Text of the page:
Section Cited.

Eel River etc. R. R. v. Field, 67 Cal. 432, 7 Pac. 814.

Annotation,

Construction of Railroad Act of 1861, and Amendments.-Held, the provisions" of the act of 1861 (Stats. 1861, p. 607), amendatory of the act of 1853, did not apply to the incorporation of water companies, but are confined to the incorporation of railroad corporations. (S. V. W. W. v. San Francisco, 22 Cal. 438.)

The act of 1861, supra, as amended in 1863 (Stats. 1863, p. 610), required that just compensation should be made for land taken for public use and actually paid before the title vests in the railroad company, but that the railroad company should have the right to enter and proceed with the survey and construction of the road be. fore the compensation is ascertained or paid, provided a sum of money sufficient to pay the damages when assessed is paid into court or security is given for the payment. (Fox v. W. P. R. R., 31 Cal. 543. Distinguished: Davis v. San Lorenzo etc. Co., 47 Cal. 519. But see Sanborn v. Belden, 51 Cal. 266.)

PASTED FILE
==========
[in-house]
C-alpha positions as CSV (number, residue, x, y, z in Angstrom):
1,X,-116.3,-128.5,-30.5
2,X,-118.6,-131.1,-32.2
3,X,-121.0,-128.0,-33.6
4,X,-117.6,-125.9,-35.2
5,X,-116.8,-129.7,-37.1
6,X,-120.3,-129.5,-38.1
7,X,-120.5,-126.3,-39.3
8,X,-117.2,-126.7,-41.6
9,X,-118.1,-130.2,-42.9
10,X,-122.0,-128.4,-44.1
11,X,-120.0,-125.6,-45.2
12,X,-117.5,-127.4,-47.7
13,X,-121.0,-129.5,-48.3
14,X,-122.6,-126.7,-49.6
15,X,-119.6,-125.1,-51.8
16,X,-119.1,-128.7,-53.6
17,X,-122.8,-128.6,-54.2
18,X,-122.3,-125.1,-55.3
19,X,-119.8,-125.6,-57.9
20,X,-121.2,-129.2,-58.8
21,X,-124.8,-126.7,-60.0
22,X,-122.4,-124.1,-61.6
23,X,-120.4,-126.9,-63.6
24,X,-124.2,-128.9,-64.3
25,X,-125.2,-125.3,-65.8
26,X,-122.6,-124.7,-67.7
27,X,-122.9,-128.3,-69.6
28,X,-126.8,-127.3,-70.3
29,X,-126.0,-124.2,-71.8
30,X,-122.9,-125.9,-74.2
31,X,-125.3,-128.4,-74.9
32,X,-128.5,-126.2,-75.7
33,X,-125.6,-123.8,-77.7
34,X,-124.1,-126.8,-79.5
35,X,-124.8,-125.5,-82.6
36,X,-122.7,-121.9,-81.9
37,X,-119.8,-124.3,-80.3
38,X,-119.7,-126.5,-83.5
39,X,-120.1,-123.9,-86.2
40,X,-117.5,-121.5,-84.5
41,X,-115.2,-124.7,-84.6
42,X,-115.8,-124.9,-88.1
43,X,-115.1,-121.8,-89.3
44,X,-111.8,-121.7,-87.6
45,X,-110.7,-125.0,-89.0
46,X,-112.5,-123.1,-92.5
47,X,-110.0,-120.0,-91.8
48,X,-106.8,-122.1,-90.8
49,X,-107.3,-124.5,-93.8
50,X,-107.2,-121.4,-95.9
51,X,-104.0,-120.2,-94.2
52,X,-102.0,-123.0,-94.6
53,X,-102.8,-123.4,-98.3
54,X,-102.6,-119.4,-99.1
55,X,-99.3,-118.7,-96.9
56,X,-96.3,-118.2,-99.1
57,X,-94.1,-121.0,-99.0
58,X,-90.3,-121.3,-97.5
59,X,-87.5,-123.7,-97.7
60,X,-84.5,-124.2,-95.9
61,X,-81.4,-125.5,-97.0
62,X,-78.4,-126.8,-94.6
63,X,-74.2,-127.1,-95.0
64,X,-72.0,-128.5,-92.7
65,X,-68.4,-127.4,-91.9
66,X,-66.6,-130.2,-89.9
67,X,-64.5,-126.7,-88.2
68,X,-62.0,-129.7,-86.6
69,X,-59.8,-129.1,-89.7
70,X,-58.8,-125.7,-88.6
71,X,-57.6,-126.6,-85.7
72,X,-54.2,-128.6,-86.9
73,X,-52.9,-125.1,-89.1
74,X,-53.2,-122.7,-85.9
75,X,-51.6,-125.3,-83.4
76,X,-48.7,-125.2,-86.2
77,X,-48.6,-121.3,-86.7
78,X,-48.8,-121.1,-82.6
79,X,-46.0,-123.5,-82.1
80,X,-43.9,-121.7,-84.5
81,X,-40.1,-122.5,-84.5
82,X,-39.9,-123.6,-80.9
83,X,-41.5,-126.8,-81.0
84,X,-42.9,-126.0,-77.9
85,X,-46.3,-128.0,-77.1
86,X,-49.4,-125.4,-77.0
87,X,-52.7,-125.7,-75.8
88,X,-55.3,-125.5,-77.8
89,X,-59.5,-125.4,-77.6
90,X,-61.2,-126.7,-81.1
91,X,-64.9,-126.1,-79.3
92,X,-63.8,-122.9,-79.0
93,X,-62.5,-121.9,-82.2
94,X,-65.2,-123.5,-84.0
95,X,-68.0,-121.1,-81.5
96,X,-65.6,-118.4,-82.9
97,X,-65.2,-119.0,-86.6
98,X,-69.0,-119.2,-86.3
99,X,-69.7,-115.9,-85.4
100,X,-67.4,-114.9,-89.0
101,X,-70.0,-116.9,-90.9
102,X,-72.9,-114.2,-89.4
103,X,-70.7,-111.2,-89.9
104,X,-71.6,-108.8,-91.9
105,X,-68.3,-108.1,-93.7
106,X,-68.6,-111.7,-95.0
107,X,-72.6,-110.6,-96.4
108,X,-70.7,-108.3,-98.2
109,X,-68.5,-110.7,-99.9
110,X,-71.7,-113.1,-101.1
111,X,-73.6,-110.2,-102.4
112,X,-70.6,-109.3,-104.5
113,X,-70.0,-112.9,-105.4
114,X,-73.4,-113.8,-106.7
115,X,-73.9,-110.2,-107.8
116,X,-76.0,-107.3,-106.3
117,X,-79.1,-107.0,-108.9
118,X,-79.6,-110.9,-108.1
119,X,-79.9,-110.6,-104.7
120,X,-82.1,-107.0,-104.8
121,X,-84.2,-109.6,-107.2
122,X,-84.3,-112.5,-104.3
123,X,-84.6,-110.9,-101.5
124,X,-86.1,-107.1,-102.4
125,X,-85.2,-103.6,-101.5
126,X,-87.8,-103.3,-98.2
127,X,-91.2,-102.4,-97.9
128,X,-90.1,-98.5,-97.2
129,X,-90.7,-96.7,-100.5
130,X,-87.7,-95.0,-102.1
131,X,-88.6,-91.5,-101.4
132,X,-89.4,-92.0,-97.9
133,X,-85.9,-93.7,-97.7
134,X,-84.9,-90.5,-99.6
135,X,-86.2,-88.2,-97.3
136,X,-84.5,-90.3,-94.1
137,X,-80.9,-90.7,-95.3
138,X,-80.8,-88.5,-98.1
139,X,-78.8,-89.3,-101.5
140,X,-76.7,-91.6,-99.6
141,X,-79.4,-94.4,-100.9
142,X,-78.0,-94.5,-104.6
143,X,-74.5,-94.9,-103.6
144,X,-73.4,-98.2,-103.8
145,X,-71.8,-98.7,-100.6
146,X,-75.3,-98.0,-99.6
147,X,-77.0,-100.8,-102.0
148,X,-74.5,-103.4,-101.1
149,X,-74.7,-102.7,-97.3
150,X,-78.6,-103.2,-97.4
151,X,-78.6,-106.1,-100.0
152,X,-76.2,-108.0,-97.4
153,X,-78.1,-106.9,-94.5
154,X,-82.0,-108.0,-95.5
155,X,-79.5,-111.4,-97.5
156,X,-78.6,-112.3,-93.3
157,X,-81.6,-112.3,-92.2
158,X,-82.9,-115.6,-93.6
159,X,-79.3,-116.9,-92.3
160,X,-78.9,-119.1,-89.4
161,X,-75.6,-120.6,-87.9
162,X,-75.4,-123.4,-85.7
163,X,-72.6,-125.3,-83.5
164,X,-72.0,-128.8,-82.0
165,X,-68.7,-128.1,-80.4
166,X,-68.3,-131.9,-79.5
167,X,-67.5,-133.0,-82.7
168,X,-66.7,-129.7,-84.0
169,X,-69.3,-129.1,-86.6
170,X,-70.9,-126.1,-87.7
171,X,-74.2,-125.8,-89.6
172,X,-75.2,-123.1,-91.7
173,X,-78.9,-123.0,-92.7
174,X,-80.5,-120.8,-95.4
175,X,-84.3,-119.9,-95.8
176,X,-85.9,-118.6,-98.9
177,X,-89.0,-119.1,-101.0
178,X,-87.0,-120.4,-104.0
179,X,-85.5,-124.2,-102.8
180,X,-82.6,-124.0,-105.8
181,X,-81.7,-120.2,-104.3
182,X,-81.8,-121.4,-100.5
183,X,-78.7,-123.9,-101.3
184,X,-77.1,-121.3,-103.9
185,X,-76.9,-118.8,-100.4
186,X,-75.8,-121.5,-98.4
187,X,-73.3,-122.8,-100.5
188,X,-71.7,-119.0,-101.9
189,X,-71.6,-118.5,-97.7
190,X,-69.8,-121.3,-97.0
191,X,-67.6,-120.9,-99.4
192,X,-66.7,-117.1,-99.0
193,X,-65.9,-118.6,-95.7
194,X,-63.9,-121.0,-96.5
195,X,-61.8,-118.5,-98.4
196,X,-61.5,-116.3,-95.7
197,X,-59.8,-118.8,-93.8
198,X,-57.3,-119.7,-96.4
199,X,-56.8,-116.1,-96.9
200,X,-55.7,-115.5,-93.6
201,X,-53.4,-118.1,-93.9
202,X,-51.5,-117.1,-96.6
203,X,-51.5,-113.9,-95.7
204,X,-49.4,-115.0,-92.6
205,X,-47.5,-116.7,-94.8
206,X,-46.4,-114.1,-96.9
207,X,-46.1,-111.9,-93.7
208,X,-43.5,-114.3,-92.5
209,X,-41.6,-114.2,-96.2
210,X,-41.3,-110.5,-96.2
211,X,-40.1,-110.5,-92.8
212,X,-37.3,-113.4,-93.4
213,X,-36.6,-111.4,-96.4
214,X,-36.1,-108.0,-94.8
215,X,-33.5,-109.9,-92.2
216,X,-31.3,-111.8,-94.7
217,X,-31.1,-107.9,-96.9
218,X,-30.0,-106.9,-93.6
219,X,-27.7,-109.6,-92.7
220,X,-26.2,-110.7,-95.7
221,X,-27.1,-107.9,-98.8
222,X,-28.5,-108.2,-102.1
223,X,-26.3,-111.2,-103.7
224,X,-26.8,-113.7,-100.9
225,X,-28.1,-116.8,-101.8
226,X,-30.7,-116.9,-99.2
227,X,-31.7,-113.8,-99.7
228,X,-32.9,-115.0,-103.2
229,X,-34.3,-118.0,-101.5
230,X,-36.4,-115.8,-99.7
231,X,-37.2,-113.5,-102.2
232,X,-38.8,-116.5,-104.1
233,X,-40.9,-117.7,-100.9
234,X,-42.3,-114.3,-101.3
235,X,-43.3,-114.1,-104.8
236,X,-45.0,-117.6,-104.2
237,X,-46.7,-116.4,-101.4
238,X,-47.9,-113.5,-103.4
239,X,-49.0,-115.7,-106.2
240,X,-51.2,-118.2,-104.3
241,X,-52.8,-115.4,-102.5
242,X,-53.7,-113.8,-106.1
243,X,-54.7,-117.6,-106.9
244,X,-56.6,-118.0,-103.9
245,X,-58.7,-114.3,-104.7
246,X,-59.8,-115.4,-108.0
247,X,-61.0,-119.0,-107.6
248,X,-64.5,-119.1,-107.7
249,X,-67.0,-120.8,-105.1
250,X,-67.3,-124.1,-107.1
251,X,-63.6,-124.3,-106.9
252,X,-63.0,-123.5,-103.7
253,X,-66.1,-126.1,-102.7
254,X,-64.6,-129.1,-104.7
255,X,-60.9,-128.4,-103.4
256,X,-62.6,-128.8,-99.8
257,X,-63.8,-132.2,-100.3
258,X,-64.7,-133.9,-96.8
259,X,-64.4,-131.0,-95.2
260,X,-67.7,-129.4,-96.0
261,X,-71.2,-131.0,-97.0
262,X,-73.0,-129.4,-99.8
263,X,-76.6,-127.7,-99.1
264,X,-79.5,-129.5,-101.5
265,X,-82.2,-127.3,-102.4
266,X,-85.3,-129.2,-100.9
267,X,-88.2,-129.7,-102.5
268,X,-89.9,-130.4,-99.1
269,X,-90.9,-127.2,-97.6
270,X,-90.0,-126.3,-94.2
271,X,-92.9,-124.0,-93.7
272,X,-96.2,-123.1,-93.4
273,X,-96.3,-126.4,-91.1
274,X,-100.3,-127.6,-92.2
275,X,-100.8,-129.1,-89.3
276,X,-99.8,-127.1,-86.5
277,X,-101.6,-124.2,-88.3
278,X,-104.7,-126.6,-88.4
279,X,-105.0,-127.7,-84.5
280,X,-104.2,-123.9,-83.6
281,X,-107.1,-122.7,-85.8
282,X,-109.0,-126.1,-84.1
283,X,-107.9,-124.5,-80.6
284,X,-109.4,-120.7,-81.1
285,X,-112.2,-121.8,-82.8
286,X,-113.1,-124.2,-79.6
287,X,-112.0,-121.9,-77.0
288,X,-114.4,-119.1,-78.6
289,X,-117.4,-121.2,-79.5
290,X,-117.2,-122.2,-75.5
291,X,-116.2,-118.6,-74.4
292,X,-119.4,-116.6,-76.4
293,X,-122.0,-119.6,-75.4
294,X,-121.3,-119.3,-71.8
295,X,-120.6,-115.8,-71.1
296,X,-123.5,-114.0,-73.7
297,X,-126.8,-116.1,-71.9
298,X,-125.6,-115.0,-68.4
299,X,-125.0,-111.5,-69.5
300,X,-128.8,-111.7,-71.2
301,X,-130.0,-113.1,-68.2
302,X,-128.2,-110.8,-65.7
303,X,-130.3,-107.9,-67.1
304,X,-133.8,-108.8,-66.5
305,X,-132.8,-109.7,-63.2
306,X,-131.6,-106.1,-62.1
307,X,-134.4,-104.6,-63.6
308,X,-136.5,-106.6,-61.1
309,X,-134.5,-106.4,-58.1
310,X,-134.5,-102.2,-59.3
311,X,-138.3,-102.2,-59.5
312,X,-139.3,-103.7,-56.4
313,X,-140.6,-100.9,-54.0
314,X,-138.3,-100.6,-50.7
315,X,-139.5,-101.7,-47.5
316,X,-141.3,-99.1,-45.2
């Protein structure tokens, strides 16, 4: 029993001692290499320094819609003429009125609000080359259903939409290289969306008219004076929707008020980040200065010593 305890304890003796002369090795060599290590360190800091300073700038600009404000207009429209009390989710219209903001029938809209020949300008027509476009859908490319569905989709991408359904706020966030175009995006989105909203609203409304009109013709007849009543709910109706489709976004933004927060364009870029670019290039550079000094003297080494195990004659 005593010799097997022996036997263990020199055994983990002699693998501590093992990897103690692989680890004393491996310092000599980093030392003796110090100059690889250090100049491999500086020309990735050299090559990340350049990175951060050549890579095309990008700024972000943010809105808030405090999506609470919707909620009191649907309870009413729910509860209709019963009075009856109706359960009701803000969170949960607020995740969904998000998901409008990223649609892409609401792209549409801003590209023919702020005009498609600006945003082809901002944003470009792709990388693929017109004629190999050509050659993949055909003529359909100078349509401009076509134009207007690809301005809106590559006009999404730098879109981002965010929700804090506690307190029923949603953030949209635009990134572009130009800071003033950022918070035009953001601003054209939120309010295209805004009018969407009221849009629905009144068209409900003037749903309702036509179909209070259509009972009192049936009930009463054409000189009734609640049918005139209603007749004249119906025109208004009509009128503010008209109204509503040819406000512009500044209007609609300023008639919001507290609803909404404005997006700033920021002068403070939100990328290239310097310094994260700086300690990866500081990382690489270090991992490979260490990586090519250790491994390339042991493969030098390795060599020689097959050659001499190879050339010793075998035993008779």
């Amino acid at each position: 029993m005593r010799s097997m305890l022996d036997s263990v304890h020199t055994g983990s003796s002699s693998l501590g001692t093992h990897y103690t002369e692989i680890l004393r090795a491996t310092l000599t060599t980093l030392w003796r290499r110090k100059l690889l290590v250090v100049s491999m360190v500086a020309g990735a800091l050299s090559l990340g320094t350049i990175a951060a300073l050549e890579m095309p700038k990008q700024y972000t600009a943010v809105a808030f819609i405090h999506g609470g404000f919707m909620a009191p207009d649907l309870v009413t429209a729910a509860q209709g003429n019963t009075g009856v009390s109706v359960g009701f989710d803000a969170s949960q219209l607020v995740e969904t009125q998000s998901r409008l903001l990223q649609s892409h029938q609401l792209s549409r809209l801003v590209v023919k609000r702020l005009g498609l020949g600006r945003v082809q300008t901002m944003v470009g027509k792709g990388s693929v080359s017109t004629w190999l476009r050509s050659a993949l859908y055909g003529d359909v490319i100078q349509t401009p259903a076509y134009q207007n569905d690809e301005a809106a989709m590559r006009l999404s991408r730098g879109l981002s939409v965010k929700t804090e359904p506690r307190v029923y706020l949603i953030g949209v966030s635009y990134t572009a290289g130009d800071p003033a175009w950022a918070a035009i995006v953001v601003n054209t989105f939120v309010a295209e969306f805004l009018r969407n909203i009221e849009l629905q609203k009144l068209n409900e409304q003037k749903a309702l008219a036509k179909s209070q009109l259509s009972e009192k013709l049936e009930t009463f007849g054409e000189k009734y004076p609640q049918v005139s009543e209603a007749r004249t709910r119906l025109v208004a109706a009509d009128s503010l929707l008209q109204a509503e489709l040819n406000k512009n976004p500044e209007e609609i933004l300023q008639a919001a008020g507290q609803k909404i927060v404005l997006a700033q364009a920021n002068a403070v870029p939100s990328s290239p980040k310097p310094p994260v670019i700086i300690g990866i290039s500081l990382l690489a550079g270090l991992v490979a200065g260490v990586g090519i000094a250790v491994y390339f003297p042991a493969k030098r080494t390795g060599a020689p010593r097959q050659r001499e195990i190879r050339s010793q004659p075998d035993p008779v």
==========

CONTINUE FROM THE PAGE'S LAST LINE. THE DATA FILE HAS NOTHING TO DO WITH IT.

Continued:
But an order permitting a railroad company to enter into possession and use of land before compensation made and paid without providing for damages occasioned by the trespass or by waste is in violation of that clause of the Constitution which prohibits private property from being taken for private use without just compensation. (Davis v. San Lorenzo etc. R. R. Co., 47 Cal. 517. Affirmed: Cal. Pac. Co. v. Cent. Pac. Co., 47 Cal. 530; Callahan v. Dunn, 78 Cal. 370, 20 Pac. 737.)

Present Section.—Notwithstanding a railroad has previously purchased a less advantageous route over certain land, it may acquire another right of way more to its advantage. (Eel River etc. R. R. v. Field, 67 Cal. 429, 7 Pac. 814.)

MAY CHANGE LINE OF ROAD.